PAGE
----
Issue One: Ace Reporter
The truth is rarely pure and never simple.
- Oscar Wilde (1854 - 1900)
“Quinn, where are you going?”
“Can’t talk Amy, I just got a hot tip. I have to follow it up right now!”
Amy walked from the kitchen to the living room just in time for the front door to slam closed. She sighed and shook her head at her exuberant niece.
“When I was her age I was more worried about hot dates than hot tips. Not that I had many hot dates. Well, I guess whatever makes her happy. I should stop talking to myself, it’s probably not healthy.”
“I want you to know that your brother’s car terrifies me at a deep and primal level,” Quinn said, pulling the door shut and buckling her seat belt.
“And yet you willingly ride around in Chuck’s old clunker,” Jane replied with a grin. She dropped Trent’s blue beater into drive and pulled away from the Morgendorffer residence.
“True, true. I guess the love machine is fine for trips to the park or up to the ridge. You know, I always wondered what you wild and crazy teens do up on that ridge. If only the star reporter for the school newspaper could go up there and get the scoop.”
“Jane,” Quinn said, blushing brightly. “There is nothing untoward or newsworthy going on up there.”
“So Chuck has taken you up to ‘Make-out Point,’ eh? Here you’ve been denying it all this time.”
“Kill you,” Quinn muttered, covering her face with her hands.
Jane chuckled and then said, “So, on the phone you said you had a lead on a good story up in Gotham. I brought my camera, what kinds of pictures am I gonna be taking?”
“Pictures of science,” Quinn said. “I got a phone call from my old lab partner, from last year’s chem class. Her aunt works for Star Labs and they’re having a big unveiling for the press today. I called the Sun-Herald and they said they weren’t sending anybody since it’s not one of the major researchers holding the conference.”
“Well, that’s mighty nice of them.”
“Yeah, yeah. Anyway, they said if the story was worth printing they’d give us the usual freelance rate. Even if they don’t want the story, I think it’ll make a good blog entry.”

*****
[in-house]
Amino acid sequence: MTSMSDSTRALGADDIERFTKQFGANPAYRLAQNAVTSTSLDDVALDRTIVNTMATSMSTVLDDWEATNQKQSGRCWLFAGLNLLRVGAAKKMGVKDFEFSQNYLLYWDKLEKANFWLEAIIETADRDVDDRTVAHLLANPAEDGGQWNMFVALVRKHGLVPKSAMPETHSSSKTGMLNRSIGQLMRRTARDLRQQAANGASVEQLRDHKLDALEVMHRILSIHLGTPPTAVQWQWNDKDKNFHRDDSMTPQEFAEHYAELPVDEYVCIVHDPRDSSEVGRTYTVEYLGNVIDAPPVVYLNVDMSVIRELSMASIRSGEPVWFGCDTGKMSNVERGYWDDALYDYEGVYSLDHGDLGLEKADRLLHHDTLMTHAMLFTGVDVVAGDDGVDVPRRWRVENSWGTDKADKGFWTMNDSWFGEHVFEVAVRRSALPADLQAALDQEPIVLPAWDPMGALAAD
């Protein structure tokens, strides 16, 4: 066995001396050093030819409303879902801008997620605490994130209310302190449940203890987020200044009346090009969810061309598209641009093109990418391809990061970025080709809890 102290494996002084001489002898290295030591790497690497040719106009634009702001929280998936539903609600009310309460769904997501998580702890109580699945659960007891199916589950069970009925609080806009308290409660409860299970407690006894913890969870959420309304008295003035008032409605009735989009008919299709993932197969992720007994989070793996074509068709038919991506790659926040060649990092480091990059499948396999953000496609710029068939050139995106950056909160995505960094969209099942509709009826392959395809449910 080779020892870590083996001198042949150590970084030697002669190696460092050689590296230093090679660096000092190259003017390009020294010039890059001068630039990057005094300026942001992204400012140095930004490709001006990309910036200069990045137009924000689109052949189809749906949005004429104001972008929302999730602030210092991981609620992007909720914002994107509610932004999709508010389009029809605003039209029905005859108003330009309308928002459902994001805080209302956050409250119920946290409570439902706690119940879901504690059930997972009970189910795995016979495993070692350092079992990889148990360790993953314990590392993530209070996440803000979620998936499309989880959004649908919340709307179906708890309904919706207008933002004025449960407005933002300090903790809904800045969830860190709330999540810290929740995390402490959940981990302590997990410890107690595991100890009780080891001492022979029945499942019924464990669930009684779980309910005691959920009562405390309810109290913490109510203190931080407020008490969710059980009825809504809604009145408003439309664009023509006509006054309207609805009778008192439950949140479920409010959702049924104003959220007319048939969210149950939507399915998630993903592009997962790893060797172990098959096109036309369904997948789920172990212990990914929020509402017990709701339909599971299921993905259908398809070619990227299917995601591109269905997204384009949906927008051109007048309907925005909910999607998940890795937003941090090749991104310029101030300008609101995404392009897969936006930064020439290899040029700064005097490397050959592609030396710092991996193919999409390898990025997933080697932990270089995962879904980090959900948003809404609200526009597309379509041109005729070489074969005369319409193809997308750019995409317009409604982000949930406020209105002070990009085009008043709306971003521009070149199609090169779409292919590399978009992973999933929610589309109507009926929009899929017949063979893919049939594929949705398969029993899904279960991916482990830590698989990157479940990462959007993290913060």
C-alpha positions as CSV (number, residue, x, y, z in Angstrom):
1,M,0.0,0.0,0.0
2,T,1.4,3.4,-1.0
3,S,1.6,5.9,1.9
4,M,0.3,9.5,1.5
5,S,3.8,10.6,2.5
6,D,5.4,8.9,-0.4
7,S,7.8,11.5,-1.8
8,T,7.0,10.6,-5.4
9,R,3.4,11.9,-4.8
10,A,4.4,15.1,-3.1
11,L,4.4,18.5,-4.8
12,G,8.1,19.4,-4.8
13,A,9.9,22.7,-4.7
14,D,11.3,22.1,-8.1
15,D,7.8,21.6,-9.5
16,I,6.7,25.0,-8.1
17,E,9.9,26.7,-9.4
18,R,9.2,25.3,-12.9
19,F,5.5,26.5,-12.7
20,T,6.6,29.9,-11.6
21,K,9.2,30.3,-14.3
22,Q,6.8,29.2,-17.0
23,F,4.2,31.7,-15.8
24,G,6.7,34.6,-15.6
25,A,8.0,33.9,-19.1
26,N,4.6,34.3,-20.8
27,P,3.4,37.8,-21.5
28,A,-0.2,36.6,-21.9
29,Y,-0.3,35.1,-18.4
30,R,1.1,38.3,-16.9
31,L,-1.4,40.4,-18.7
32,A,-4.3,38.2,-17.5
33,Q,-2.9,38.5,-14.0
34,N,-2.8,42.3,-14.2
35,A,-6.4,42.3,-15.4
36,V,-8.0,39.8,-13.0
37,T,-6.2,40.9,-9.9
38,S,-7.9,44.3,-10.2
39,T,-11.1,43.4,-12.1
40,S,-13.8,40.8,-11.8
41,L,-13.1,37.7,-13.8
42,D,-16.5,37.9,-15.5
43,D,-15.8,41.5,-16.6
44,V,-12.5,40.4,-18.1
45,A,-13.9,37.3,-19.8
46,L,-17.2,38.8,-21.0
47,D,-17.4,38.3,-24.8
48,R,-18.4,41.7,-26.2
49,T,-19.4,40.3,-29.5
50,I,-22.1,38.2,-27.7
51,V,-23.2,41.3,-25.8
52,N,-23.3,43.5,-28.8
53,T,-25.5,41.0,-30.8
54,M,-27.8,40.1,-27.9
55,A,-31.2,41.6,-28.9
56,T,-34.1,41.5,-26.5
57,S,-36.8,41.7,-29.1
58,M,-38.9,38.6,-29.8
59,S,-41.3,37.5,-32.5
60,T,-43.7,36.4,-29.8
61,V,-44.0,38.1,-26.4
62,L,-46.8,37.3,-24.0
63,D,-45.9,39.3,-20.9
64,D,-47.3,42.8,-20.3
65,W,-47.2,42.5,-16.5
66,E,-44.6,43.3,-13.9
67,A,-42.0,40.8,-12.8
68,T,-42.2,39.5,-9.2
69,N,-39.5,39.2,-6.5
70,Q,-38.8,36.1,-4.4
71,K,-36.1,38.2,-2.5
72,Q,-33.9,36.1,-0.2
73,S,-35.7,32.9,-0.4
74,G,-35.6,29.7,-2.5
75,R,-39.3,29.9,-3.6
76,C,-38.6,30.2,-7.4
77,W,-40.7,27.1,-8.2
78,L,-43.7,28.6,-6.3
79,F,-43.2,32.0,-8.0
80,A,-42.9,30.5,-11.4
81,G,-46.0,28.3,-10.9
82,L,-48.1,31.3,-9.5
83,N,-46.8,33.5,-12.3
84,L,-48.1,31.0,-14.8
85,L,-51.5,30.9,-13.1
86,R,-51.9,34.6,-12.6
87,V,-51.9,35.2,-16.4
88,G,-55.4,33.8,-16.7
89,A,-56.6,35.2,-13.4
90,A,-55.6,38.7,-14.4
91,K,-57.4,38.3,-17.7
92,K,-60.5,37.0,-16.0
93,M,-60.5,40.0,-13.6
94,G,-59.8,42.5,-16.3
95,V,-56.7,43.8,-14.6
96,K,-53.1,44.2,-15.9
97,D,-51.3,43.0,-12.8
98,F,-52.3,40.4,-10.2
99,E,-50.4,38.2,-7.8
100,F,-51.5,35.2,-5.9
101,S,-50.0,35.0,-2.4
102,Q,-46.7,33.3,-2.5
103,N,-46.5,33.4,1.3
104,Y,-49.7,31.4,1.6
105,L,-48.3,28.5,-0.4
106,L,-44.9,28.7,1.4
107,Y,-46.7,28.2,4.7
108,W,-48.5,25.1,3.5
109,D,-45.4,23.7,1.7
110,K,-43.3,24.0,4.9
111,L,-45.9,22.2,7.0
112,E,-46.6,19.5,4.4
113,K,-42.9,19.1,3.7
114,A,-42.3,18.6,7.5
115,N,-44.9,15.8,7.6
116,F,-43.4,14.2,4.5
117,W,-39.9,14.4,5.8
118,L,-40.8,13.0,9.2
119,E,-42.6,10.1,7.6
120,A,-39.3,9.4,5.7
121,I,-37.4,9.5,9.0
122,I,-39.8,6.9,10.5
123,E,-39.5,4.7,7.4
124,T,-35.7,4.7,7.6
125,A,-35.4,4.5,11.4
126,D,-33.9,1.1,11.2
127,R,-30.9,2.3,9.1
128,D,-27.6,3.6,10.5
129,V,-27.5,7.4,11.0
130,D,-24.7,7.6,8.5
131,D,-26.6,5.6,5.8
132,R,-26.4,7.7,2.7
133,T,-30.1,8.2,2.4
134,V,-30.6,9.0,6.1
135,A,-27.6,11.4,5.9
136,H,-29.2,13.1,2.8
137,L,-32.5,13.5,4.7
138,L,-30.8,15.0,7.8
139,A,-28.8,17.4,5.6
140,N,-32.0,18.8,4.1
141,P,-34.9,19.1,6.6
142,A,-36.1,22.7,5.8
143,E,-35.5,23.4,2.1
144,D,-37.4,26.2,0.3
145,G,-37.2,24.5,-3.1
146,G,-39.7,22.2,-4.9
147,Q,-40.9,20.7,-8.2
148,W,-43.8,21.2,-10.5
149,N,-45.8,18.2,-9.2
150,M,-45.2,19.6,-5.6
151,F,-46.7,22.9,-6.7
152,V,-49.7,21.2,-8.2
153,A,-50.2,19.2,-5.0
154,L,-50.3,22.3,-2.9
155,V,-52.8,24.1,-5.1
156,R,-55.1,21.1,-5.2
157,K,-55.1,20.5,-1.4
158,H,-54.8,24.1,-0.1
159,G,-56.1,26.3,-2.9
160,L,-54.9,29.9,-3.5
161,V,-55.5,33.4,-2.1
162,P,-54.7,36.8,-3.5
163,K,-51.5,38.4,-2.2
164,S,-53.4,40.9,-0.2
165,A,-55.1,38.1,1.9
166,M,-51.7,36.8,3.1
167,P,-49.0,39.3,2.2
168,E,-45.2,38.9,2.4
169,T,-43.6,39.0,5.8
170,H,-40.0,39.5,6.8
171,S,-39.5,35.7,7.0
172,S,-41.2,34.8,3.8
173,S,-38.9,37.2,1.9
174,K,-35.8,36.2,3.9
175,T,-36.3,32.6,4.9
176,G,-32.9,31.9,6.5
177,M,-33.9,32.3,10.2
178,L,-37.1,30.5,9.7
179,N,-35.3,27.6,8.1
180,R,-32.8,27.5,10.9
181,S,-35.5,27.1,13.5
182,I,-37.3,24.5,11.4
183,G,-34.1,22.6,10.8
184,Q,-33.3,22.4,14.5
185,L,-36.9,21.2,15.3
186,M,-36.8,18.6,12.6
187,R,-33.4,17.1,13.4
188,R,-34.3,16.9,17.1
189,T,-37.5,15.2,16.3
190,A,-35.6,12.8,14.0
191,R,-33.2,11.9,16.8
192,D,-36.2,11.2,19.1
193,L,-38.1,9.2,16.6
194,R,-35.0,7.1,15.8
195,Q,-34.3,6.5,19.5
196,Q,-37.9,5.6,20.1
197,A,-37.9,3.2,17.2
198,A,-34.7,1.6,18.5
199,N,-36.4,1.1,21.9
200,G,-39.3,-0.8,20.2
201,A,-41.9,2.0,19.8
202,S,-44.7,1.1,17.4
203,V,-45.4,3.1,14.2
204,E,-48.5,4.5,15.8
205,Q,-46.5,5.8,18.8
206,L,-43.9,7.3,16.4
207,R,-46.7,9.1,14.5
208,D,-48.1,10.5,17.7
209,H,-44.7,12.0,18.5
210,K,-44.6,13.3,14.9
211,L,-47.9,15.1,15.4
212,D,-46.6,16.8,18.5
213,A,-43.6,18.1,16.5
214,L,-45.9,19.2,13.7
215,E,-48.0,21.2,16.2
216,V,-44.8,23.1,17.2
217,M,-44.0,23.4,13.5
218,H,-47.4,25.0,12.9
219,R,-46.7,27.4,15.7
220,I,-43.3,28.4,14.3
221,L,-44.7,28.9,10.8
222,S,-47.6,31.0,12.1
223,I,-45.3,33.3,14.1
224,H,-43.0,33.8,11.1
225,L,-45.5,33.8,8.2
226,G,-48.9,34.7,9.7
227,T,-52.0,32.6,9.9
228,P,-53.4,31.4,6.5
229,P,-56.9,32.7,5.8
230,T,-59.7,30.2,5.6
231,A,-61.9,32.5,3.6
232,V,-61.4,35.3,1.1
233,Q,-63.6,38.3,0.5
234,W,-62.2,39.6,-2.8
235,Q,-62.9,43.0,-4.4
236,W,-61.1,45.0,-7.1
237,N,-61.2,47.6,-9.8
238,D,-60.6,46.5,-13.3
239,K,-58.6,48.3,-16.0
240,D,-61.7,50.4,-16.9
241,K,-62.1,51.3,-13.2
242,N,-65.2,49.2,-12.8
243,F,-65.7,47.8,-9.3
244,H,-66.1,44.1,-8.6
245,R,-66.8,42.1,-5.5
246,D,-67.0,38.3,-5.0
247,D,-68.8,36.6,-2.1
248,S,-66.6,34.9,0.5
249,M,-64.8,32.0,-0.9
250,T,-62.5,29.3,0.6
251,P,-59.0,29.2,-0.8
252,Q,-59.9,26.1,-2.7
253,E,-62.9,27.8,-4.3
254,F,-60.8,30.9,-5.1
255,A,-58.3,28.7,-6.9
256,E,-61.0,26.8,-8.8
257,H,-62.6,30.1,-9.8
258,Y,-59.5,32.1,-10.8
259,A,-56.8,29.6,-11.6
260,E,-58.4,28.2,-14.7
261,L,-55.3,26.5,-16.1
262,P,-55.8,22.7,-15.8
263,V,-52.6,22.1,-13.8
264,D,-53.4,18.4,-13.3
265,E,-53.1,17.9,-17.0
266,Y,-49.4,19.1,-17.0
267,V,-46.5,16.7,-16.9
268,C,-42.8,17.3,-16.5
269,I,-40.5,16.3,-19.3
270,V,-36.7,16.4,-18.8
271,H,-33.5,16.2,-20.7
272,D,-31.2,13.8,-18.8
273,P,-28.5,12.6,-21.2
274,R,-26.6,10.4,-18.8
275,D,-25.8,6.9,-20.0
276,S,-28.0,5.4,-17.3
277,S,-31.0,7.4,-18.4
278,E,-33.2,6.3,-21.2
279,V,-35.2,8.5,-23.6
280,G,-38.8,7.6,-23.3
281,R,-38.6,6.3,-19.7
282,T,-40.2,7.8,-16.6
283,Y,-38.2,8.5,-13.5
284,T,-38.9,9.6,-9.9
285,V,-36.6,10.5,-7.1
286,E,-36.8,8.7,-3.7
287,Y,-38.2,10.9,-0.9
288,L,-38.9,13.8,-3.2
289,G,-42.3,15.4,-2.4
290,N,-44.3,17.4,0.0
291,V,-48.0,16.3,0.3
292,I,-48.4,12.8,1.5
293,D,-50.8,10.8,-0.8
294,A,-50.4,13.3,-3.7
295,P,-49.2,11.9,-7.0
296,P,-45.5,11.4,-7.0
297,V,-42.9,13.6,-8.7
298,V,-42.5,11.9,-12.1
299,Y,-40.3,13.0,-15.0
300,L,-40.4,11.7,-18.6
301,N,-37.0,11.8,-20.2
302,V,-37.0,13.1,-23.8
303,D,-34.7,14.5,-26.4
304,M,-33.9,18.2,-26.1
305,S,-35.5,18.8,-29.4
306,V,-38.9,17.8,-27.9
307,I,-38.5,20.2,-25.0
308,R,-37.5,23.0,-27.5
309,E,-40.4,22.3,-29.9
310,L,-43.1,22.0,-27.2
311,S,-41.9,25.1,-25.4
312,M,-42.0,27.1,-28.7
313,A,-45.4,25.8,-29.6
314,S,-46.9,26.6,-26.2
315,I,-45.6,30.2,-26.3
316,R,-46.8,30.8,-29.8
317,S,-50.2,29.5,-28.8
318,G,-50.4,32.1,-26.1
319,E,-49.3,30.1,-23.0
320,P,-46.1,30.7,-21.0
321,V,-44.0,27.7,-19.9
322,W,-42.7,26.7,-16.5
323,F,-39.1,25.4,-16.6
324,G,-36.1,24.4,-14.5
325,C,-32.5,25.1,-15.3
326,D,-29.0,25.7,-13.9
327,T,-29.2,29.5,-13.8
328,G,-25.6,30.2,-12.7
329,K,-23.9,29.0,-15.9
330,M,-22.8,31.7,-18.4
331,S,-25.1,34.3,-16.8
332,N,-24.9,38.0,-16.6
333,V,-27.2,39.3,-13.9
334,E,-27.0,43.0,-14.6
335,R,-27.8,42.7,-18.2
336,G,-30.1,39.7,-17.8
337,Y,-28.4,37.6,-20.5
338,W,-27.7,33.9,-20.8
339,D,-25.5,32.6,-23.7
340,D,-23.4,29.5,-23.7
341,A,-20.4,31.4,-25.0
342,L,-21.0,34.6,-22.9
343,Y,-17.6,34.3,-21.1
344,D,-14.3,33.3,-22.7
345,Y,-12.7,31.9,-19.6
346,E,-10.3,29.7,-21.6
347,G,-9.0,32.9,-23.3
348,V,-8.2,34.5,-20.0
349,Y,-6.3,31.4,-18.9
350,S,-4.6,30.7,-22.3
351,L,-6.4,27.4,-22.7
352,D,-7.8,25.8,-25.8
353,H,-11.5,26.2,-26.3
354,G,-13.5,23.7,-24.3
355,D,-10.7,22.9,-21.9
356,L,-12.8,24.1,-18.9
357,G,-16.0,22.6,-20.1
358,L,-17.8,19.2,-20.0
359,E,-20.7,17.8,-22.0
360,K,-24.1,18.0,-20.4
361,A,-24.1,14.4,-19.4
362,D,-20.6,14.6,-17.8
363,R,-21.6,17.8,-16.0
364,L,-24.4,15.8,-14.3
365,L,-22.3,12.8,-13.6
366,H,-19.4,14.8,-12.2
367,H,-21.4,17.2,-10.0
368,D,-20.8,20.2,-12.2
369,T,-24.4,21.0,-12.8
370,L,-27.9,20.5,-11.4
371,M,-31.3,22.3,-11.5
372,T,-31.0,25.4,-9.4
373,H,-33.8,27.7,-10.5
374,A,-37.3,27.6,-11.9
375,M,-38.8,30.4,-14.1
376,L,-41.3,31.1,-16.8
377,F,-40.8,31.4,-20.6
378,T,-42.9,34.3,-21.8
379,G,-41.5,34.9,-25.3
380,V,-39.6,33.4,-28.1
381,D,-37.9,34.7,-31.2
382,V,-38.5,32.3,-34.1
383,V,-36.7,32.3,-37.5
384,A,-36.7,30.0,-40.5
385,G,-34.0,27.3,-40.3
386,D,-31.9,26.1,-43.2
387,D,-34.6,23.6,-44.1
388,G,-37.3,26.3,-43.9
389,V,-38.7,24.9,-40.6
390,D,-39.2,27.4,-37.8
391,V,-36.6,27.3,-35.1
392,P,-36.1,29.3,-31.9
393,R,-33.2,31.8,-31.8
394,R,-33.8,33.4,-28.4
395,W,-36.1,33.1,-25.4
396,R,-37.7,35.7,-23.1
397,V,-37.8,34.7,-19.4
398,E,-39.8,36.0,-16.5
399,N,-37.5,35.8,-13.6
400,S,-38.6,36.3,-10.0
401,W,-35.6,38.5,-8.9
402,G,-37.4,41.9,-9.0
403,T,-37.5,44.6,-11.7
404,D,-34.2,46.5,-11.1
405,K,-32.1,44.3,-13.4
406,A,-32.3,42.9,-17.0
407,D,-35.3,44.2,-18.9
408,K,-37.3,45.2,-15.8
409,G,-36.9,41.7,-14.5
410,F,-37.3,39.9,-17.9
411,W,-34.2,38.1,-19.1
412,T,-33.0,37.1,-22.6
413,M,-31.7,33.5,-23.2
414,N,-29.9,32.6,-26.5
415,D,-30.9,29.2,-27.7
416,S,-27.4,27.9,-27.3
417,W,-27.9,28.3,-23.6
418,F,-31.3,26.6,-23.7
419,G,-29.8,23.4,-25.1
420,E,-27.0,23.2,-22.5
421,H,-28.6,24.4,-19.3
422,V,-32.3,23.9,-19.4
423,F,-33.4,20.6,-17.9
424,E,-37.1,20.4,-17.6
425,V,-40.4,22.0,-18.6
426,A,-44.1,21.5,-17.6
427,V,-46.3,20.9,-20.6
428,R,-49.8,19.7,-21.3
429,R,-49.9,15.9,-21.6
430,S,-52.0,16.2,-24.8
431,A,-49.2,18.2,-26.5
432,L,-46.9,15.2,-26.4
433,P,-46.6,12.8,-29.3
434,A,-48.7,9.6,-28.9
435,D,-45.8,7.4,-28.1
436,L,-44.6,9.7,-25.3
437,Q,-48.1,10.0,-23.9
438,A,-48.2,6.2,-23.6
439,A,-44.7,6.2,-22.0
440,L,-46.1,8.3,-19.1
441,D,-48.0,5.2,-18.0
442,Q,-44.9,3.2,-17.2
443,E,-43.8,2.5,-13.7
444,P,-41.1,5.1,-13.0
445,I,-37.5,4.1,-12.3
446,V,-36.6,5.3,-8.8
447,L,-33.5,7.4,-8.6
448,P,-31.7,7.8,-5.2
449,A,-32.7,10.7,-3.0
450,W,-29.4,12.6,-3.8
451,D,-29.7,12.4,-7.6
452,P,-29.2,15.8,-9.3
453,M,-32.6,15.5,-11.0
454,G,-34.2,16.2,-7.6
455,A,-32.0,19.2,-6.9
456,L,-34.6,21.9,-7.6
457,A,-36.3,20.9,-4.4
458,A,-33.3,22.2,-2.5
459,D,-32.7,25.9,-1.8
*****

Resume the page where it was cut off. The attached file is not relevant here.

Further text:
“So who is this researcher and what does she research?”
“Her name is Dr. Elaine Allen, and she’s a nautical engineer. She designs equipment for deep sea exploration, search and rescue teams, that sort of thing. Apparently she’s very popular with the Coast Guard.”
“You’ve done some research.”
“Not so much, really. Scarlett likes to talk about her aunt, and I’ve got a pretty good memory.”
“She’s the redhead with the big silver ankh, right?”
“You know her?”
“We’ve talked once or twice. So do we know what shiny new water gadget her aunt is showing off today?”
“No,” Quinn said. “If I knew that I could write my story from home, couldn’t
“Yeah, but then you wouldn’t have pictures to go with it.” Jane frowned a moment. “They’re not going to print pictures for this story, are they?”
“Um, probably not.” Quinn smiled sheepishly at her best friend. “But I want them for the blog anyway.”
“Plus, you needed a ride.”
“I have to start checking my equipment,” Quinn said, pulling her backpack into her lap. “I’ll keep an eye out for the exit while I’m at it.”
A short drive later, Jane pulled into the parking lot of the S.T.A.R. Labs facility on the outskirts of Gotham City. She parked and the girls got out and walked up to the building. Just inside they stopped at a security check point consisting of a small guard booth, a conveyor belt feeding through an x-ray machine, and a metal detector.
The guard slid open the window and said, “Hello, girls. How can I help you?”
“We’re here from the Sun-Herald,” Quinn said, showing the security guard her press card.
“Oh, you’re that teen reporter they’ve got working over the summer. My wife loves your articles, she says they’re edgy.”
“Thank you, sir. This is Jane Lane, she’s my photographer.”
“Alright, put your bags on the belt and step through the archway, please.”
The pair quickly followed the guard’s directions and in a short while were standing just past the checkpoint. Quinn waited patiently while Jane loaded film into her camera.